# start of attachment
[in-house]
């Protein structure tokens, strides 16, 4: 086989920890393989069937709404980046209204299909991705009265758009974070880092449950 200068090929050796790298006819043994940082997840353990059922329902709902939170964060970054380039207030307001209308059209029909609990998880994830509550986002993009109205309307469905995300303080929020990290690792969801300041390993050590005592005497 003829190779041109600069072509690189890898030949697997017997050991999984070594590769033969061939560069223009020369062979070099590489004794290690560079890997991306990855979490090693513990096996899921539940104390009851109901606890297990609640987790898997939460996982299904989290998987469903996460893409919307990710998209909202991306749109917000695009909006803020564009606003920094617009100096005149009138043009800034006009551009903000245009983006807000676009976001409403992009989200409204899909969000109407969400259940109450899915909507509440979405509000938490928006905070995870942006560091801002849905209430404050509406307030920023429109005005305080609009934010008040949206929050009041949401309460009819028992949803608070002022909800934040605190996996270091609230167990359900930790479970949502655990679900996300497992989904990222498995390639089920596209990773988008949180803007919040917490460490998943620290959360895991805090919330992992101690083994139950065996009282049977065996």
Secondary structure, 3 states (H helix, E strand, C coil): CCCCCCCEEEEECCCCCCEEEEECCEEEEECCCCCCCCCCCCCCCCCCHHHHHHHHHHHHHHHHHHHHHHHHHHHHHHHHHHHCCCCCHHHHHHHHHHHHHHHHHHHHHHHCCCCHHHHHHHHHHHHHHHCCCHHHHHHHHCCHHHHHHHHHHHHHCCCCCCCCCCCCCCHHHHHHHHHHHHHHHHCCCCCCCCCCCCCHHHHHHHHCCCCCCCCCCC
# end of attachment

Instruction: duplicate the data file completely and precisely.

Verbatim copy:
[in-house]
């Protein structure tokens, strides 16, 4: 086989920890393989069937709404980046209204299909991705009265758009974070880092449950 200068090929050796790298006819043994940082997840353990059922329902709902939170964060970054380039207030307001209308059209029909609990998880994830509550986002993009109205309307469905995300303080929020990290690792969801300041390993050590005592005497 003829190779041109600069072509690189890898030949697997017997050991999984070594590769033969061939560069223009020369062979070099590489004794290690560079890997991306990855979490090693513990096996899921539940104390009851109901606890297990609640987790898997939460996982299904989290998987469903996460893409919307990710998209909202991306749109917000695009909006803020564009606003920094617009100096005149009138043009800034006009551009903000245009983006807000676009976001409403992009989200409204899909969000109407969400259940109450899915909507509440979405509000938490928006905070995870942006560091801002849905209430404050509406307030920023429109005005305080609009934010008040949206929050009041949401309460009819028992949803608070002022909800934040605190996996270091609230167990359900930790479970949502655990679900996300497992989904990222498995390639089920596209990773988008949180803007919040917490460490998943620290959360895991805090919330992992101690083994139950065996009282049977065996």
Secondary structure, 3 states (H helix, E strand, C coil): CCCCCCCEEEEECCCCCCEEEEECCEEEEECCCCCCCCCCCCCCCCCCHHHHHHHHHHHHHHHHHHHHHHHHHHHHHHHHHHHCCCCCHHHHHHHHHHHHHHHHHHHHHHHCCCCHHHHHHHHHHHHHHHCCCHHHHHHHHCCHHHHHHHHHHHHHCCCCCCCCCCCCCCHHHHHHHHHHHHHHHHCCCCCCCCCCCCCHHHHHHHHCCCCCCCCCCC